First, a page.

The student art exhibition is more than an event highlighting the talents of the finest from the School of Fine Arts. The exhibition’s organizers want it to be a conversation starter.
Although the annual show is a way for resident artists to gain exposure on campus, it is also meant to introduce up-and-coming artists to the wider Salt Lake City art community.
“There’s a need for this type of dialogue within the art community,” said Aaron Moulton, the senior curator of exhibitions at the Utah Museum of Contemporary Art (formerly the Salt Lake Art Center).
Moulton is the juror and curator for this year’s student art exhibition, which opened Thursday and runs until May 4.
Originally from Illinois, Moulton spent the past decade studying and working in Europe before his role at UMOCA. He received his master’s degree in curatorial studies from the Royal College of Art in London. Moulton was also the editor of Flash Art International, a Milan-based magazine that covers contemporary art. In Berlin, he founded the art space FEINKOST.
So what does this European-schooled art connoisseur think of the Salt Lake art scene?
“It’s way better than I expected,” Moulton said. “I didn’t really know what to expect. But I’ve enjoyed exploring Utah’s art history so far.”
Moulton said he is looking forward to getting in touch with the next generation of artists in Utah.
A call for submissions for this year’s exhibition yielded more than 250 entries.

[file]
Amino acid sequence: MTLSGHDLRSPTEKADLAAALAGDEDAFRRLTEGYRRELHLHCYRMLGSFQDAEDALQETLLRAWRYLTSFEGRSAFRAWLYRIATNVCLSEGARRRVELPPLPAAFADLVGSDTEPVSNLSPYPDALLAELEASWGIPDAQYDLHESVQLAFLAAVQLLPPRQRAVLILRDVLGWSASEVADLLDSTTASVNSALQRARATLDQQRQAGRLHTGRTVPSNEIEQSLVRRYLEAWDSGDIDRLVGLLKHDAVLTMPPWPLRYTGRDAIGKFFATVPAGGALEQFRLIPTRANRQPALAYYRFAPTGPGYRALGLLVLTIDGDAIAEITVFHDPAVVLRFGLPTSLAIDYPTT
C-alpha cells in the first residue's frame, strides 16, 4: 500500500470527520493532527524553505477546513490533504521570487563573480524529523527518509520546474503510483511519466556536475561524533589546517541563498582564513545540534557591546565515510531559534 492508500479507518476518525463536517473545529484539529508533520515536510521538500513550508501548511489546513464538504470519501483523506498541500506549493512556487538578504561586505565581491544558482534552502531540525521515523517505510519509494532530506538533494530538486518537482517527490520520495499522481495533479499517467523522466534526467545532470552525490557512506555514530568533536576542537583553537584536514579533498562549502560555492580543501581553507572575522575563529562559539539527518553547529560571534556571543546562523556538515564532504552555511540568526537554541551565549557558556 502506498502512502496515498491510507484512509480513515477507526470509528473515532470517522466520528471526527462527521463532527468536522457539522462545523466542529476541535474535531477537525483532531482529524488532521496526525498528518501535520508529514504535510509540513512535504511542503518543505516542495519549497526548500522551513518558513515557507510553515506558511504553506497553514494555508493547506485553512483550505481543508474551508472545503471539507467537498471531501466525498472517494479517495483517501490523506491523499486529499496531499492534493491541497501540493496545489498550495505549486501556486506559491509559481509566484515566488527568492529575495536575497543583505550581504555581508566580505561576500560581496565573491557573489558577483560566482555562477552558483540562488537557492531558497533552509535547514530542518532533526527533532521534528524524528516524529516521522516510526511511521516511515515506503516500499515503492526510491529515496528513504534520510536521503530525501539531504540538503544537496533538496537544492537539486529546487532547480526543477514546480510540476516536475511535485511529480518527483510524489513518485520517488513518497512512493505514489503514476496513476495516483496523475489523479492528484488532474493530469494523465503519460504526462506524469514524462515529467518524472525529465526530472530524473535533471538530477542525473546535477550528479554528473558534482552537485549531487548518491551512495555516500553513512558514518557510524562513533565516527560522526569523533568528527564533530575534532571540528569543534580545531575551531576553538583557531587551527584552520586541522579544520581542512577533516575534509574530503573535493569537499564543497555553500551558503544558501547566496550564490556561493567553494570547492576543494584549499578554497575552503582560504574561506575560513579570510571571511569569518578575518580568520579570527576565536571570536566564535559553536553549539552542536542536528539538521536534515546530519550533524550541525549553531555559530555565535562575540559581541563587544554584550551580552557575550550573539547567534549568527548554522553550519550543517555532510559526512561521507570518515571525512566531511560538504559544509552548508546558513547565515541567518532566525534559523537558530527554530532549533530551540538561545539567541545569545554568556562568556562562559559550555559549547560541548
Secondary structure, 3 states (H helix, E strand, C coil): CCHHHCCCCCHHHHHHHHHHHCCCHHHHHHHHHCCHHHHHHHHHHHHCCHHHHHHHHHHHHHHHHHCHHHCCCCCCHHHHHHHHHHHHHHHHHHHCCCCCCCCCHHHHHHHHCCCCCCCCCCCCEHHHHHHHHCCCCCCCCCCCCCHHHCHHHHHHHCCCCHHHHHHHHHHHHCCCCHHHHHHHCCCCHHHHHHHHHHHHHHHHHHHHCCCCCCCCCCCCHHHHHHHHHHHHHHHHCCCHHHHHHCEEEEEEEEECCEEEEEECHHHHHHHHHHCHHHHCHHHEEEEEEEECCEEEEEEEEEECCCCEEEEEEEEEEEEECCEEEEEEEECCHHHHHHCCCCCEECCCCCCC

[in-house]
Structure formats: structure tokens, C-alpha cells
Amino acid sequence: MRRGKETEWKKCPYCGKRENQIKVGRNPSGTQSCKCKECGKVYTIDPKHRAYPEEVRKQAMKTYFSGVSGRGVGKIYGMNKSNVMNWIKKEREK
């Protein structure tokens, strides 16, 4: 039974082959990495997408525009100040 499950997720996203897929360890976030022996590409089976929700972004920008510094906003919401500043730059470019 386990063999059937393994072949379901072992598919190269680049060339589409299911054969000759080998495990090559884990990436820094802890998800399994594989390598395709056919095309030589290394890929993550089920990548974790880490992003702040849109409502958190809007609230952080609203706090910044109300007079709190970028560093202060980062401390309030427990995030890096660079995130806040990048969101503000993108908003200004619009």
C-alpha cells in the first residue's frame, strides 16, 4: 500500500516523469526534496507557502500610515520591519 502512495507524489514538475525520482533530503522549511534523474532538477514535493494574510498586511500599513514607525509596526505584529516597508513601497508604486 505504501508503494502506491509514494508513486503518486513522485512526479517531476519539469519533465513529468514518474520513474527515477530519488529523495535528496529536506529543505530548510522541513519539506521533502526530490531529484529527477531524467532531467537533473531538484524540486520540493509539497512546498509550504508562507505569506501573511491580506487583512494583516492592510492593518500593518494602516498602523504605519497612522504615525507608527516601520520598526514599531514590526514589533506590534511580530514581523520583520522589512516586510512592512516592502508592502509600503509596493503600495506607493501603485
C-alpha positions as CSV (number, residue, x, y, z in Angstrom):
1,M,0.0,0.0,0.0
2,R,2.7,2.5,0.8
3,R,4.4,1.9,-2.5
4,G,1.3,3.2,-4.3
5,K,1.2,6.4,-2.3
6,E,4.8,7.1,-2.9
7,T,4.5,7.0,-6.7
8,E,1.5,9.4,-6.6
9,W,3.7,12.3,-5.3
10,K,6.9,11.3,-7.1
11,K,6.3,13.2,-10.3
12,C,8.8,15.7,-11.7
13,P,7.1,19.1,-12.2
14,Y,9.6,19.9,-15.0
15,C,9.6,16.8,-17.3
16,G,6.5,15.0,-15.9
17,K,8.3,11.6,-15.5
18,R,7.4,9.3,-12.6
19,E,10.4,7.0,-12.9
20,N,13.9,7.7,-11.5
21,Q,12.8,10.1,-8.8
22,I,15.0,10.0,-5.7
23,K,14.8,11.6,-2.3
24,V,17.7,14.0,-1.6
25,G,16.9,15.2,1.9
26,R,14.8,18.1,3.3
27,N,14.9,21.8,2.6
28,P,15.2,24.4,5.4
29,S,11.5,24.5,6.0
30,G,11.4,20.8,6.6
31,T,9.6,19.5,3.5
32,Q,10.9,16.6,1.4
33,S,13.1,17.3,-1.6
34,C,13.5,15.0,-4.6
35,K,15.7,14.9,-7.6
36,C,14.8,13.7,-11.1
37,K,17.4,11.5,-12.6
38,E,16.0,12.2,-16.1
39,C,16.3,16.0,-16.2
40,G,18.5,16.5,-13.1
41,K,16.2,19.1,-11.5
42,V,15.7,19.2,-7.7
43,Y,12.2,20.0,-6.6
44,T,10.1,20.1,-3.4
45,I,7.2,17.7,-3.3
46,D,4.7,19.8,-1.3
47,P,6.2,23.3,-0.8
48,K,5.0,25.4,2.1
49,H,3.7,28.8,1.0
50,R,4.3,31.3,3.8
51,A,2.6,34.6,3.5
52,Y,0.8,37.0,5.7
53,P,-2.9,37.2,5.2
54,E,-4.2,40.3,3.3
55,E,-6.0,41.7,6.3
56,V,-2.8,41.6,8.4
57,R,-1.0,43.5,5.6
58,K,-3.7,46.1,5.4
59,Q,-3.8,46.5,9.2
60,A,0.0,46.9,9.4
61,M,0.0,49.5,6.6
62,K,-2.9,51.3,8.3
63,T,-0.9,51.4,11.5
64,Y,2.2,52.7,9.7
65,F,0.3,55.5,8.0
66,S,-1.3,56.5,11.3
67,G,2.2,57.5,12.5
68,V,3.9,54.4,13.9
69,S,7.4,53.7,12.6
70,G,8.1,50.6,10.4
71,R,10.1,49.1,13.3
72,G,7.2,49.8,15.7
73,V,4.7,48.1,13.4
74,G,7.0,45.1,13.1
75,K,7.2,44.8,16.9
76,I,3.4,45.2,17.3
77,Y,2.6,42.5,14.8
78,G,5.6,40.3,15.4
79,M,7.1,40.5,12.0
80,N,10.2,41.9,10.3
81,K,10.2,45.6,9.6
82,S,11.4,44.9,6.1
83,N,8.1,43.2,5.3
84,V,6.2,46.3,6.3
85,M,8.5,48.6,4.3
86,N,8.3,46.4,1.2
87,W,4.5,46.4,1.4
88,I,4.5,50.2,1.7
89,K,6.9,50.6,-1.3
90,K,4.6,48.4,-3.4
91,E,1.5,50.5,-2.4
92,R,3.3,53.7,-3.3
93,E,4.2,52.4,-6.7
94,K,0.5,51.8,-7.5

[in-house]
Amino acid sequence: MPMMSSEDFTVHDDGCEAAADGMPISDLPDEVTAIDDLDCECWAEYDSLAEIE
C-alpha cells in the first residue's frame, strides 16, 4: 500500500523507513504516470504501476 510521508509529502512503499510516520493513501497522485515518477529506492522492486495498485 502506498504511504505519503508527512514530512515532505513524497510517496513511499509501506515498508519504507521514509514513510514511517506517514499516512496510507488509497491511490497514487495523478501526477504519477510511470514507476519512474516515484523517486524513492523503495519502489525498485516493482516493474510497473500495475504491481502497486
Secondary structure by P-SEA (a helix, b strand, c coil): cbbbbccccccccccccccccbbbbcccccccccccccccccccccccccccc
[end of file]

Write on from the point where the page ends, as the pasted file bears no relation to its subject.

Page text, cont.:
“When I was making my selections, I was looking for a sort of fluency — an understanding of the material being used,” Moulton said.
Ultimately, 97 pieces were ultimately selected to go on display in the Alvin Gittins Gallery, which is located in the Art Building.
“In years past, we’ve typically had about 70 to 75 pieces,” said Dan Evans, professor of art and art history. “So having 97 pieces is pretty big for us.”
Evans, who has been involved with the student art exhibition for the past four years, said in past shows there were separate jurors and curators, but this year’s show is unique because a single individual handled both responsibilities.
Because of the number of works and the diverse range of artists involved, the hardest part about putting together the student show was trying to find themes, Evans said. But that’s what Moulton managed to accomplish.
“When you walk through the gallery, you can actually see a dialogue of what’s going on between the different pieces,” Evans said.
Evans said the student showcase is a chance for U artists to get recognition for their hard work and make their debut into the greater Utah art scene.
“The student art show acts as a continuum,” he said. “It allows student artists a way to start getting involved with the Salt Lake art community.”